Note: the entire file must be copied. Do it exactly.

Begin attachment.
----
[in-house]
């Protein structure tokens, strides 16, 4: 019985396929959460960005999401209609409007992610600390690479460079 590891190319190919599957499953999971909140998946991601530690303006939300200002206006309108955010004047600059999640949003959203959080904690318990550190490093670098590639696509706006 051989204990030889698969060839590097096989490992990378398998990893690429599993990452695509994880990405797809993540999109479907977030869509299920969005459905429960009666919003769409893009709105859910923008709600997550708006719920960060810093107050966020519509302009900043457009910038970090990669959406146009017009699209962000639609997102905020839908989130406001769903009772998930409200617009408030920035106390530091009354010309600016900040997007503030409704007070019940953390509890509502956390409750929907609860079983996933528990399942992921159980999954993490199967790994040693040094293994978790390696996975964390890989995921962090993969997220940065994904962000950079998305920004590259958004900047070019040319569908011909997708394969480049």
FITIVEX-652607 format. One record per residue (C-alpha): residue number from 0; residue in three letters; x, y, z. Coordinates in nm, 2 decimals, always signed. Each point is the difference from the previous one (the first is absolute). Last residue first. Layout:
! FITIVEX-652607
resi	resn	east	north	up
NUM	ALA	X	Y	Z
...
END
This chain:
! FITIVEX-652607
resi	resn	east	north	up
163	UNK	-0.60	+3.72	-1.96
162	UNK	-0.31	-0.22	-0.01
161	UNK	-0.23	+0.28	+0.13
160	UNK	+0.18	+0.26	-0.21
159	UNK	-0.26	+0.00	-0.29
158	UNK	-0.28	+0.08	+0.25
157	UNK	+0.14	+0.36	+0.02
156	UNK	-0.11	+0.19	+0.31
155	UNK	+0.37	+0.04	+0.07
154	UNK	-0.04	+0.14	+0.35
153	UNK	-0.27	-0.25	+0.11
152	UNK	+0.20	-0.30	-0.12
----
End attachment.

[in-house]
């Protein structure tokens, strides 16, 4: 019985396929959460960005999401209609409007992610600390690479460079 590891190319190919599957499953999971909140998946991601530690303006939300200002206006309108955010004047600059999640949003959203959080904690318990550190490093670098590639696509706006 051989204990030889698969060839590097096989490992990378398998990893690429599993990452695509994880990405797809993540999109479907977030869509299920969005459905429960009666919003769409893009709105859910923008709600997550708006719920960060810093107050966020519509302009900043457009910038970090990669959406146009017009699209962000639609997102905020839908989130406001769903009772998930409200617009408030920035106390530091009354010309600016900040997007503030409704007070019940953390509890509502956390409750929907609860079983996933528990399942992921159980999954993490199967790994040693040094293994978790390696996975964390890989995921962090993969997220940065994904962000950079998305920004590259958004900047070019040319569908011909997708394969480049």
FITIVEX-652607 format. One record per residue (C-alpha): residue number from 0; residue in three letters; x, y, z. Coordinates in nm, 2 decimals, always signed. Each point is the difference from the previous one (the first is absolute). Last residue first. Layout:
! FITIVEX-652607
resi	resn	east	north	up
NUM	ALA	X	Y	Z
...
END
This chain:
! FITIVEX-652607
resi	resn	east	north	up
163	UNK	-0.60	+3.72	-1.96
162	UNK	-0.31	-0.22	-0.01
161	UNK	-0.23	+0.28	+0.13
160	UNK	+0.18	+0.26	-0.21
159	UNK	-0.26	+0.00	-0.29
158	UNK	-0.28	+0.08	+0.25
157	UNK	+0.14	+0.36	+0.02
156	UNK	-0.11	+0.19	+0.31
155	UNK	+0.37	+0.04	+0.07
154	UNK	-0.04	+0.14	+0.35
153	UNK	-0.27	-0.25	+0.11
152	UNK	+0.20	-0.30	-0.12